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Turkey-Syria earthquake survivors face "horrific conditions" as cold threatens a "secondary disaster"

Rescuers battle time, cold after Turkey quake
Hopes fade as rescuers battle time, cold three days on from Turkey-Syria quake   02:52

Deir Ballut, Syria — Widowed and homeless, Duaa Ghadban lost everything in a powerful earthquake, forcing her to take shelter in a camp for people displaced by war in Syria's northwest. The 7.8-magnitude quake early Monday has killed more than 20,000 people in Turkey and Syria and flattened entire blocks over residents in their sleep.

CBS News correspondent Chris Livesay reported Thursday from in front of one of those razed buildings — a six-story block that was home to 24 families — all reduced to crumbled concrete and twisted steel.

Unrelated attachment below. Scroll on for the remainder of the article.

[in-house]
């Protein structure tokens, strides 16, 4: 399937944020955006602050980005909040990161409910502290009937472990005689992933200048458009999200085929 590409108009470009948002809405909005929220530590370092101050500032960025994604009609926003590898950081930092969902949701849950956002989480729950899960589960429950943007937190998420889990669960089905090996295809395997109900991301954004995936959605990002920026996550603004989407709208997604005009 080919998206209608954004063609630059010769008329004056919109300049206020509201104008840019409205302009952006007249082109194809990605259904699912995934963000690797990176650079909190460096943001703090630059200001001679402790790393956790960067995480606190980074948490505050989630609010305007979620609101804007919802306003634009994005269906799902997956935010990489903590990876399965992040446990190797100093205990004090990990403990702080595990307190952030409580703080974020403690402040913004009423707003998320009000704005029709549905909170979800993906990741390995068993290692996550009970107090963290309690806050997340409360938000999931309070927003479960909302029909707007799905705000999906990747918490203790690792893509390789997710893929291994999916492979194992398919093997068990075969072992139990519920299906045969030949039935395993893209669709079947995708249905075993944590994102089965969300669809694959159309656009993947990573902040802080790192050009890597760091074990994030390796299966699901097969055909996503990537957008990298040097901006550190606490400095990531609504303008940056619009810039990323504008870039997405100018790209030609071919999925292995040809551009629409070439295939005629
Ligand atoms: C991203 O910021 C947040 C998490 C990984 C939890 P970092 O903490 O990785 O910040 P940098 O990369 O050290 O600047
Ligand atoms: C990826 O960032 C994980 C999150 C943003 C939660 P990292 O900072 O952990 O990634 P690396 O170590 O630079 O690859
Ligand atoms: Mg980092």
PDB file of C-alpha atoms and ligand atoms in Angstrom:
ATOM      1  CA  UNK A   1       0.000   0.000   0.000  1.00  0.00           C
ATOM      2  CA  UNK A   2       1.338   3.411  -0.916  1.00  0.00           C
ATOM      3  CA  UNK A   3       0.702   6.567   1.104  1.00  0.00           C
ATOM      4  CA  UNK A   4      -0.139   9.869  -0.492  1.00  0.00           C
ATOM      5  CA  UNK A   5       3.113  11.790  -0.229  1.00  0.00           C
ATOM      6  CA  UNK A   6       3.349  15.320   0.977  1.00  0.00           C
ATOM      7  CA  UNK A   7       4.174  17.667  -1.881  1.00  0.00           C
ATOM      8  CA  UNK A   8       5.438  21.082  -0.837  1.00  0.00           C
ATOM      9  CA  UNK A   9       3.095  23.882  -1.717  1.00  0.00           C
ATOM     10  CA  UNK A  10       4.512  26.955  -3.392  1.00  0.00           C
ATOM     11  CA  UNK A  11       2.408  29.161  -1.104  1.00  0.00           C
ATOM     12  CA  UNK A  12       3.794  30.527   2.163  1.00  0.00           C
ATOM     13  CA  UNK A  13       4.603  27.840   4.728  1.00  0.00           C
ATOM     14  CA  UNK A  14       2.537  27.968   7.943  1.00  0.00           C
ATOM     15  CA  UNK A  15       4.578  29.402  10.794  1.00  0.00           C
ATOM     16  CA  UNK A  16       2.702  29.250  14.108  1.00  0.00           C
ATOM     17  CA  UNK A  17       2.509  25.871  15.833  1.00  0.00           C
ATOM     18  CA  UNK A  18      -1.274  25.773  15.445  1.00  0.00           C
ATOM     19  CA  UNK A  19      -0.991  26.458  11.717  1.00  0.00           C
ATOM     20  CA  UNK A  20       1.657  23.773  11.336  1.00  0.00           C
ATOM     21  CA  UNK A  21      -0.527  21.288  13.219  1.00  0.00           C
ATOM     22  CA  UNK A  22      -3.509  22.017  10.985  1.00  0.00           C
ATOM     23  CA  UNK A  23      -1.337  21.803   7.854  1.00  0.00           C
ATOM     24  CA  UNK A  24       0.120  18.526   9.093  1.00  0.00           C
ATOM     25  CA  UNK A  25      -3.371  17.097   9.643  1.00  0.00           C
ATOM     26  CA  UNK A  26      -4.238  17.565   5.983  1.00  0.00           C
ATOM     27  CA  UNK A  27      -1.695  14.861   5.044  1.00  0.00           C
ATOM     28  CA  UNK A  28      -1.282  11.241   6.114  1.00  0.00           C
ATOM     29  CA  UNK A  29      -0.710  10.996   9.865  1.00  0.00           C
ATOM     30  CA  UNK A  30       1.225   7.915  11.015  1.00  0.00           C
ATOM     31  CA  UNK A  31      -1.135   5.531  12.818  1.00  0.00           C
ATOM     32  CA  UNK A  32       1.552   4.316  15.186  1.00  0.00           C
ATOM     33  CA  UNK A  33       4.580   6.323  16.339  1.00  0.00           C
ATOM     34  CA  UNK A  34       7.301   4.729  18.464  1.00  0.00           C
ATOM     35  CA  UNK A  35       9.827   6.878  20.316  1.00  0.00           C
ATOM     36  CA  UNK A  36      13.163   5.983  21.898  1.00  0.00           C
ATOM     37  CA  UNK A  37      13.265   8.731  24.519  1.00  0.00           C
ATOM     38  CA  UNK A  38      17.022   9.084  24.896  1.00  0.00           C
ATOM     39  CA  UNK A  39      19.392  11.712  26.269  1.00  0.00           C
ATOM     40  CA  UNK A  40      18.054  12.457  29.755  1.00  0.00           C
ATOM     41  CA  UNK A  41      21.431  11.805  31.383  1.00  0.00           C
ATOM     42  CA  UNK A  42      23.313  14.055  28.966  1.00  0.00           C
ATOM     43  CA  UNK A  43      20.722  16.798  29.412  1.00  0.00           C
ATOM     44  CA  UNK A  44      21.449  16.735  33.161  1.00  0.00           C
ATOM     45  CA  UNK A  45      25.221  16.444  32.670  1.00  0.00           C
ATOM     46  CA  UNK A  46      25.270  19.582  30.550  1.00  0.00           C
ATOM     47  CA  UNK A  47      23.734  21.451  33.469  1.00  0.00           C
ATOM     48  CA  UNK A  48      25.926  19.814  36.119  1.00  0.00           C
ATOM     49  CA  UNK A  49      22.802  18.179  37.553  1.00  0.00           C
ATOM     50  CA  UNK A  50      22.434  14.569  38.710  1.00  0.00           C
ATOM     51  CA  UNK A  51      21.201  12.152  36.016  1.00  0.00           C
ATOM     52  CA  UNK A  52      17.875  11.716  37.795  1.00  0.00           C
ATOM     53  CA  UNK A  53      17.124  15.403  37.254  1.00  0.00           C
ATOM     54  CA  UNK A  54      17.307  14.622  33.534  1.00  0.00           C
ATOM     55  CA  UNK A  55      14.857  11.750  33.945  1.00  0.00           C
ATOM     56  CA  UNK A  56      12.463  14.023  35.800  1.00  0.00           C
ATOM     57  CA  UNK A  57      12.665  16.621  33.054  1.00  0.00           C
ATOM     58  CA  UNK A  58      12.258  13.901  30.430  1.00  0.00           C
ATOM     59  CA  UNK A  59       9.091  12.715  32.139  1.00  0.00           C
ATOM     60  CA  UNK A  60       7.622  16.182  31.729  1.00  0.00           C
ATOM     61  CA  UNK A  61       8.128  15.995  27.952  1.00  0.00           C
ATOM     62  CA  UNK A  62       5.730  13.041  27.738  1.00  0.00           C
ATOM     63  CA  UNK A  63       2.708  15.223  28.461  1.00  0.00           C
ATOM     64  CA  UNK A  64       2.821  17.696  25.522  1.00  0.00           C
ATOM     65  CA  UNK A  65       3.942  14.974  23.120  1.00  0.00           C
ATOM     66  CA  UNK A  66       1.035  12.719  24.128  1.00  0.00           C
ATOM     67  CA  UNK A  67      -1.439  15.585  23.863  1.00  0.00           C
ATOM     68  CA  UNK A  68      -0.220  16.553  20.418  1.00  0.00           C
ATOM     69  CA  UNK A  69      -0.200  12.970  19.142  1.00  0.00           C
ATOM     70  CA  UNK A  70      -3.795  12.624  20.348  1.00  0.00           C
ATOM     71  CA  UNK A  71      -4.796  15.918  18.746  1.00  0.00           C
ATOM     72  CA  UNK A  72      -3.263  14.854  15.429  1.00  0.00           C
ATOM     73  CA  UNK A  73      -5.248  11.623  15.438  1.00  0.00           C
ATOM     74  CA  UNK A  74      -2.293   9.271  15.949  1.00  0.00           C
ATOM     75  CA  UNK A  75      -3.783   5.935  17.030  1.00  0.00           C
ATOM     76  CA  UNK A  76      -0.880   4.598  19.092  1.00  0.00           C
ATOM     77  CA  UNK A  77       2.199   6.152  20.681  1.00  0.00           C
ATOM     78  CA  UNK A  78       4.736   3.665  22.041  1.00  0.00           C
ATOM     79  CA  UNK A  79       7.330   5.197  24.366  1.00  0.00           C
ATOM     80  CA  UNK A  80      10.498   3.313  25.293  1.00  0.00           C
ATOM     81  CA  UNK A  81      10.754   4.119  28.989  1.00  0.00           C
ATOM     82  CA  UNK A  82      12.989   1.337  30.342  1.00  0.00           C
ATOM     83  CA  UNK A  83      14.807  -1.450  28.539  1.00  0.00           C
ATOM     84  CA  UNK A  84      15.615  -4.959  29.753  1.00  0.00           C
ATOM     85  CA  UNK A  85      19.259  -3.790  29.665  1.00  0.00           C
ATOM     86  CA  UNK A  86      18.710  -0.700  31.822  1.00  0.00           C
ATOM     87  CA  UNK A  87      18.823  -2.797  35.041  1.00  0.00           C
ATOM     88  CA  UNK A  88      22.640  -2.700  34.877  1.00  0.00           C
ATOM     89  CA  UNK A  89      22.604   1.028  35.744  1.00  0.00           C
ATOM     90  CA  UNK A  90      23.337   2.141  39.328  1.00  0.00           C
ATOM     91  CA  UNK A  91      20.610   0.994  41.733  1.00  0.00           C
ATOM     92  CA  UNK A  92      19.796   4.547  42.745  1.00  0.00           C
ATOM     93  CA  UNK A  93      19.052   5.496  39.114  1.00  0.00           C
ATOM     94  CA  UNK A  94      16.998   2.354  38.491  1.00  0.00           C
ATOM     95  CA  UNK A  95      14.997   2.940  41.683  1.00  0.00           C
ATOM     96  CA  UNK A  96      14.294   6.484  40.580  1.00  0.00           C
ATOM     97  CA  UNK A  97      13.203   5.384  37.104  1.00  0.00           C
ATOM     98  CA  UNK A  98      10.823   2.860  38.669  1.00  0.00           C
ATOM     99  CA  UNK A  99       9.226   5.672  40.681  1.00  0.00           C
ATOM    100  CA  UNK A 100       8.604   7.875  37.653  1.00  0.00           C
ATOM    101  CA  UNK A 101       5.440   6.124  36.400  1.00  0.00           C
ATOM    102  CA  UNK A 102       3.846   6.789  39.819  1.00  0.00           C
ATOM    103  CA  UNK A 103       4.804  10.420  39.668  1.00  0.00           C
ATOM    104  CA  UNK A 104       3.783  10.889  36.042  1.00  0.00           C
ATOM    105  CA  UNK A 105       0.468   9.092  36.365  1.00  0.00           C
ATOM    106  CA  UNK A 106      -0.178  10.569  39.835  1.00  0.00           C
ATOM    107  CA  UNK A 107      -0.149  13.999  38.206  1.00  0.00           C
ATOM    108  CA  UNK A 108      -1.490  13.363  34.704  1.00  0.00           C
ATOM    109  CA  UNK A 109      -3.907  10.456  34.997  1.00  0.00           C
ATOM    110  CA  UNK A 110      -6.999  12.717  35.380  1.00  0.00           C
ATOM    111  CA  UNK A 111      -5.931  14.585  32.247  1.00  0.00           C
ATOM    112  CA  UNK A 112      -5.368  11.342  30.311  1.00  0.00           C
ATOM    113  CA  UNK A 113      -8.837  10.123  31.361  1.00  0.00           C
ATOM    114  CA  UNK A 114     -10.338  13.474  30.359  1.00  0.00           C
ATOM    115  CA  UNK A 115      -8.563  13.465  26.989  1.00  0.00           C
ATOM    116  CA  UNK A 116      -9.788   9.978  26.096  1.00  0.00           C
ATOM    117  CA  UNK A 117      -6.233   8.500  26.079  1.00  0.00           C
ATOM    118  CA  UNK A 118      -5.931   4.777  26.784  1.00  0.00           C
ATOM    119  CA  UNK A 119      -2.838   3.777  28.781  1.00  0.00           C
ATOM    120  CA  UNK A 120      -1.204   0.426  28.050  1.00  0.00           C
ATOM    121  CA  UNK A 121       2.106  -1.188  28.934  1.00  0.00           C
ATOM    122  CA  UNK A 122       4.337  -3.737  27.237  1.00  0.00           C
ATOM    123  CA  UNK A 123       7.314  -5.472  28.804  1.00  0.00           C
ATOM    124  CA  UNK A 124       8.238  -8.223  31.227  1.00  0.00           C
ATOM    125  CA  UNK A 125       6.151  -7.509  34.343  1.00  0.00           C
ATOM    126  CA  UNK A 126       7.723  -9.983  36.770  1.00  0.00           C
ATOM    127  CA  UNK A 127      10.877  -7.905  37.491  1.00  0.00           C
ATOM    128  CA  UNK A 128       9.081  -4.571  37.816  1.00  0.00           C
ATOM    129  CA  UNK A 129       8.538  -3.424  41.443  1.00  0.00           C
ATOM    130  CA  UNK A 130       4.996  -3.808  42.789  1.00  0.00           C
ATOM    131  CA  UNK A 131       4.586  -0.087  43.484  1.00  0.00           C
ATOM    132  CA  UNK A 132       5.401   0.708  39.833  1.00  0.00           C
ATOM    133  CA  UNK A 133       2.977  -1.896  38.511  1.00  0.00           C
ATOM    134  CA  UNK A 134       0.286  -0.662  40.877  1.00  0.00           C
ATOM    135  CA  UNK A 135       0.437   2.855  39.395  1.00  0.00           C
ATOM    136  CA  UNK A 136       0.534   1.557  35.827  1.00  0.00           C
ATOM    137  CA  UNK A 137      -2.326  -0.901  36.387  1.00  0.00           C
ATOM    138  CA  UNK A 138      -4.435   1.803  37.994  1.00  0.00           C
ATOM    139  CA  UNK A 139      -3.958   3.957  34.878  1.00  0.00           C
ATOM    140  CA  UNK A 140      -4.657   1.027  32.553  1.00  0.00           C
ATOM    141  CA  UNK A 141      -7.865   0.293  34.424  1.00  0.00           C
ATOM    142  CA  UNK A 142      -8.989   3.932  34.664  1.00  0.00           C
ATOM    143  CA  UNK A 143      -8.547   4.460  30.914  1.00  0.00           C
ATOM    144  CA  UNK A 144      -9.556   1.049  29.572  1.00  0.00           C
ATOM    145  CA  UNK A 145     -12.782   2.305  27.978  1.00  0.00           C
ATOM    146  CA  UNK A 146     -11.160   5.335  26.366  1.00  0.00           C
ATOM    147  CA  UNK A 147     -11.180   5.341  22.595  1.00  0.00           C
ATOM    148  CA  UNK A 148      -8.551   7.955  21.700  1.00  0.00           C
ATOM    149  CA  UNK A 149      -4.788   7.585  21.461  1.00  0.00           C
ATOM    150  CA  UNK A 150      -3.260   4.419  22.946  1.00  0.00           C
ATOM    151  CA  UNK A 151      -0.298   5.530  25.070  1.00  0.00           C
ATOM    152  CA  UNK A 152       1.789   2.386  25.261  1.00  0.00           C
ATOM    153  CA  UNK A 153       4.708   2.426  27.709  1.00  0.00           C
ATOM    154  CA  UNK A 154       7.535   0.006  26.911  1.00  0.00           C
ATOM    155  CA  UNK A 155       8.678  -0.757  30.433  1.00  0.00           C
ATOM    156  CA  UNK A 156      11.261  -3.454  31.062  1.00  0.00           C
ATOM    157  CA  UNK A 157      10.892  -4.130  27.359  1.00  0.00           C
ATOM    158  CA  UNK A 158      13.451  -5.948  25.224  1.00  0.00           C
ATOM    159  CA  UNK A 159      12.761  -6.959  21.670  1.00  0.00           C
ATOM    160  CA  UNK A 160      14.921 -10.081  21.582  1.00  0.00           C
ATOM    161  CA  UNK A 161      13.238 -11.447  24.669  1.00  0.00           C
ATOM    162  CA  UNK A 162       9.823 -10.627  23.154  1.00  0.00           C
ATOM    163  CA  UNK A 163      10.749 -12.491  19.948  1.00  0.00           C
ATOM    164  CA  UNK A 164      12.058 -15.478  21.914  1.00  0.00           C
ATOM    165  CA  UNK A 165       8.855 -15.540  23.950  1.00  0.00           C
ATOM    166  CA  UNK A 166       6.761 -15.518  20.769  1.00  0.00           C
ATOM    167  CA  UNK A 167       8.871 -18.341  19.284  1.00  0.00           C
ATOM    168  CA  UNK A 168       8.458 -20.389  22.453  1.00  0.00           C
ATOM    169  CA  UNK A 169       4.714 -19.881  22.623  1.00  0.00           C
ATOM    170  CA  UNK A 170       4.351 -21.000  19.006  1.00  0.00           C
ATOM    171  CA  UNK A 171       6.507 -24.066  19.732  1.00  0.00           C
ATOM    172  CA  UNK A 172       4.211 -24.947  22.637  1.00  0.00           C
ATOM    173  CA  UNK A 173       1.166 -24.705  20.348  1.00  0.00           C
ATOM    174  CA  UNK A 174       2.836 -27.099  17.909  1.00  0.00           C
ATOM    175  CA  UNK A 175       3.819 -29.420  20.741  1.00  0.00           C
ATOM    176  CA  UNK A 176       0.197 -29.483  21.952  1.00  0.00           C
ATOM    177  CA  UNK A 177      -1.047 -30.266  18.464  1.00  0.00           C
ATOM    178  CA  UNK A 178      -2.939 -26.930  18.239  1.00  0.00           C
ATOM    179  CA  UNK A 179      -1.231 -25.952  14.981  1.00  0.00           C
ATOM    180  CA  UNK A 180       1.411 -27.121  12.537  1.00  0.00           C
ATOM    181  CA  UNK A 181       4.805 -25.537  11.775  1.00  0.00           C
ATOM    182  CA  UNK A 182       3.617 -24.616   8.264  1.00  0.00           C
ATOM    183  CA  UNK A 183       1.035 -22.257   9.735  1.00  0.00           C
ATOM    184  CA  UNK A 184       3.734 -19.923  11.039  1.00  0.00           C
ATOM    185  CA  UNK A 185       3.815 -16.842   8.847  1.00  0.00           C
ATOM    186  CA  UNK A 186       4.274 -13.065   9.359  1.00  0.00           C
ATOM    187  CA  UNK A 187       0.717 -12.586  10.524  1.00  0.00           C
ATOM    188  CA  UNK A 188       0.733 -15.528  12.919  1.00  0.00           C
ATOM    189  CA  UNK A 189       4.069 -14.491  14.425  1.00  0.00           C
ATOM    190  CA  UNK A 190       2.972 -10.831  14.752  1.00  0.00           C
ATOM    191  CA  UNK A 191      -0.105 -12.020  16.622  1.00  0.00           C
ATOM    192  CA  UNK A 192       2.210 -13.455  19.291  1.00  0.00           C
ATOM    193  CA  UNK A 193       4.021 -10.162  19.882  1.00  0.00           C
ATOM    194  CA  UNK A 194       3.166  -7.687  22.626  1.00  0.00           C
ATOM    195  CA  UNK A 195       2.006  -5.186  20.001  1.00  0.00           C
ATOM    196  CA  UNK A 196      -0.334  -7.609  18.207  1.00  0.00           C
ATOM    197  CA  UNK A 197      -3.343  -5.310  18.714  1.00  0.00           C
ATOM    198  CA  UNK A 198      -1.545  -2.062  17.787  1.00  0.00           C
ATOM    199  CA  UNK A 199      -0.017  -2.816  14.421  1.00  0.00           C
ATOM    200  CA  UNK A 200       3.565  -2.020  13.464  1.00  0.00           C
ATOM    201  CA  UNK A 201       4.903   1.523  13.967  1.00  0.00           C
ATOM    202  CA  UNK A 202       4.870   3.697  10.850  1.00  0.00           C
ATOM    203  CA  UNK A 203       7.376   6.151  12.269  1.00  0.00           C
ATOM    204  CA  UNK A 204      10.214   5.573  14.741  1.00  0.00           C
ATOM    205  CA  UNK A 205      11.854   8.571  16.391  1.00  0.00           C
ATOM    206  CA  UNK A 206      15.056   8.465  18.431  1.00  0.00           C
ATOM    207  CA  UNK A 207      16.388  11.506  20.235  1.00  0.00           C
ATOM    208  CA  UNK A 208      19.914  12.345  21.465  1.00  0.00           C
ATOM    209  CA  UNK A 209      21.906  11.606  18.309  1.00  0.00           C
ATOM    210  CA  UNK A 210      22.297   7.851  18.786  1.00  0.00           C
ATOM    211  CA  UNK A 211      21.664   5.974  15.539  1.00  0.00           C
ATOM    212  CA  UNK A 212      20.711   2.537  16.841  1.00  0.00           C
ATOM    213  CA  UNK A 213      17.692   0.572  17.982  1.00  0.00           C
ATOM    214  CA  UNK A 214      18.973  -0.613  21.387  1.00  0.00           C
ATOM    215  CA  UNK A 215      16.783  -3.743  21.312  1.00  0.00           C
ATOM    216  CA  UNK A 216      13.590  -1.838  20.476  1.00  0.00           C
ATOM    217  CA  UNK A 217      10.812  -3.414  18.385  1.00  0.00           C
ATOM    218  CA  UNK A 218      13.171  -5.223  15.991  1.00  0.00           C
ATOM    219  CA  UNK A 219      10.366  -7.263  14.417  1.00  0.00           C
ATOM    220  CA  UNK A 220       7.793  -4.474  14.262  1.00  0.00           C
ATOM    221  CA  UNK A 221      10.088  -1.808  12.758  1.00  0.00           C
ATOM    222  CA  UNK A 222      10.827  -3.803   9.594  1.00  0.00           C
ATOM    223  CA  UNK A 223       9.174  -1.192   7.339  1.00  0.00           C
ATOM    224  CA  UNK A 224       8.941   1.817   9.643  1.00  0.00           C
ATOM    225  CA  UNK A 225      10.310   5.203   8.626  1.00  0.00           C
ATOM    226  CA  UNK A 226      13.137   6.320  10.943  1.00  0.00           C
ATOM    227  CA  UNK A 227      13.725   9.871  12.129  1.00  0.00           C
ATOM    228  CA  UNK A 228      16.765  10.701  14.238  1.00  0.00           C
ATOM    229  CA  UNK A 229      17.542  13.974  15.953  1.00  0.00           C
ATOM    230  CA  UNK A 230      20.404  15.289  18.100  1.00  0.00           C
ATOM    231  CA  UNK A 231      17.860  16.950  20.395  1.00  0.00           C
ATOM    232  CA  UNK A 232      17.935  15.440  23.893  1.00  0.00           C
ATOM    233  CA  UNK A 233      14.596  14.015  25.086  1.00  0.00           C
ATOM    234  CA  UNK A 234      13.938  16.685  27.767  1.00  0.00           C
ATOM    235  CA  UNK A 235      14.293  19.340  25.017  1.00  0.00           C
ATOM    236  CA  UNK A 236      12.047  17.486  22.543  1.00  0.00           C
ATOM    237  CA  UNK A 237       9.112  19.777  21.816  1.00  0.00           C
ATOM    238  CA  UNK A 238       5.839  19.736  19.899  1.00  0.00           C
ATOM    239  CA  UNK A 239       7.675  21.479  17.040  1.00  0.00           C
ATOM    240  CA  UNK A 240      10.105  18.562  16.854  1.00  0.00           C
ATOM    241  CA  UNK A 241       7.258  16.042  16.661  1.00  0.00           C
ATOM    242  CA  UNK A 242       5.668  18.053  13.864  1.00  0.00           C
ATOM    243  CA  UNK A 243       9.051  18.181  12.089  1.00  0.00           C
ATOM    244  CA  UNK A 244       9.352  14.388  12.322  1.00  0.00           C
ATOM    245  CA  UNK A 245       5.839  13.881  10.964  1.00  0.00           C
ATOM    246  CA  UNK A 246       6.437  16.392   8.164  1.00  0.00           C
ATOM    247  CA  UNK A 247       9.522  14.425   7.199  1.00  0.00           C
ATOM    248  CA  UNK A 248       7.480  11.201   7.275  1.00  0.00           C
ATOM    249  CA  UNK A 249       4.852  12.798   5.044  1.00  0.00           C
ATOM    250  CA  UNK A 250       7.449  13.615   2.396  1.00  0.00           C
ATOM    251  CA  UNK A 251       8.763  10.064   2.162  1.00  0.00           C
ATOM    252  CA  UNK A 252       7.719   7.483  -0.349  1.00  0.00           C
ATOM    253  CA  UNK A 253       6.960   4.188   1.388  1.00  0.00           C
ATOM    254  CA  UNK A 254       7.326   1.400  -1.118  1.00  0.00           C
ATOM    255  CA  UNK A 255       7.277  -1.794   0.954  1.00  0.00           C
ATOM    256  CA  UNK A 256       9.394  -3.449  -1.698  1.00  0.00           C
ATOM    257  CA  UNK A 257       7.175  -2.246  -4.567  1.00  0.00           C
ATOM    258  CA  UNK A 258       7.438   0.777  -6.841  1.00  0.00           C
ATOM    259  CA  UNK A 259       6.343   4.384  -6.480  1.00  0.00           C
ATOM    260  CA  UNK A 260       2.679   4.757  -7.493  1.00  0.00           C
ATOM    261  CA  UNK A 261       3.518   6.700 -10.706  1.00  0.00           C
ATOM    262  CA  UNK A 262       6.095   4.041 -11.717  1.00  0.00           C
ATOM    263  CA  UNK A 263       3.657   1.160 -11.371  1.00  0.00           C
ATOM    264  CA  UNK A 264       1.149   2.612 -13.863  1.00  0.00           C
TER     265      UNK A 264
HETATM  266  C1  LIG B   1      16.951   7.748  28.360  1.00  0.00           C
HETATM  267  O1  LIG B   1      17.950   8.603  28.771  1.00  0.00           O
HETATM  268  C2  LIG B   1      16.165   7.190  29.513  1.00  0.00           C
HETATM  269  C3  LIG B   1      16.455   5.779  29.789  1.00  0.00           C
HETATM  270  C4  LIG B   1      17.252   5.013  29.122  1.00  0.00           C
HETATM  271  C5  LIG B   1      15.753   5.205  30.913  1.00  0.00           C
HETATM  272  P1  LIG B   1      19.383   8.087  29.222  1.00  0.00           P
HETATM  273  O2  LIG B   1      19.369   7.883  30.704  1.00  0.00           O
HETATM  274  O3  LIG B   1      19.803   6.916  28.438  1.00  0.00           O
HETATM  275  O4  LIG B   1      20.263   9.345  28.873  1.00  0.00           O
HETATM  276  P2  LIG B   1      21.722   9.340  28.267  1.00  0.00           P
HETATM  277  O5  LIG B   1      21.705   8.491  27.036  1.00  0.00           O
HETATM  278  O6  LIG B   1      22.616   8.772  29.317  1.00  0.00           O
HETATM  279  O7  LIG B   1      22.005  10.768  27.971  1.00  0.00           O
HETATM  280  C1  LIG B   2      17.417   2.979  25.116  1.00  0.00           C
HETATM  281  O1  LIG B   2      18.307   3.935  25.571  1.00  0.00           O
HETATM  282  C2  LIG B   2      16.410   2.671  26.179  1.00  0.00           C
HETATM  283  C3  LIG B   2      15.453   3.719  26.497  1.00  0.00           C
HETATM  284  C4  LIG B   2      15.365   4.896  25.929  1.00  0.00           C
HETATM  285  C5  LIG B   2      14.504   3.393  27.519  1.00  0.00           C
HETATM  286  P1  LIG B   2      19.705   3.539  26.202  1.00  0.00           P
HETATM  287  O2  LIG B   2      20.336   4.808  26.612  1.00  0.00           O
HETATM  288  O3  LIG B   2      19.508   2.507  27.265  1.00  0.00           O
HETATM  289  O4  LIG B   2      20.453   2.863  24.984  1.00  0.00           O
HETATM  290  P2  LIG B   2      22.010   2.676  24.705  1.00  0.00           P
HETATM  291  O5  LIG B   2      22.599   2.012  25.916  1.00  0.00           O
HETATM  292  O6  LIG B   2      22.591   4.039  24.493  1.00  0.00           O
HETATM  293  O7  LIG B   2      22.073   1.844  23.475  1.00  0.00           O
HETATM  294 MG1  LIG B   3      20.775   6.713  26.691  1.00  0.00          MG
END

Two bodies were pulled out of the debris while our team was there, and there was another visible in the rubble. Rescuers said a teenage girl was still alive under the slabs of concrete. She managed to text a friend to let people know she was trapped.

APTOPIX Turkey Syria Earthquake
People sit and stand around a collapsed building in Golbasi, Adiyaman province, southern Turkey, February 8, 2023, several days after devastating earthquakes hit the region. Emrah Gurel/AP

The earthquake killed Abdulaim Muaini's wife and buried him alive. For 72 hours he fended off exposure, hypothermia, and unimaginable grief, knowing that his wife hadn't survived.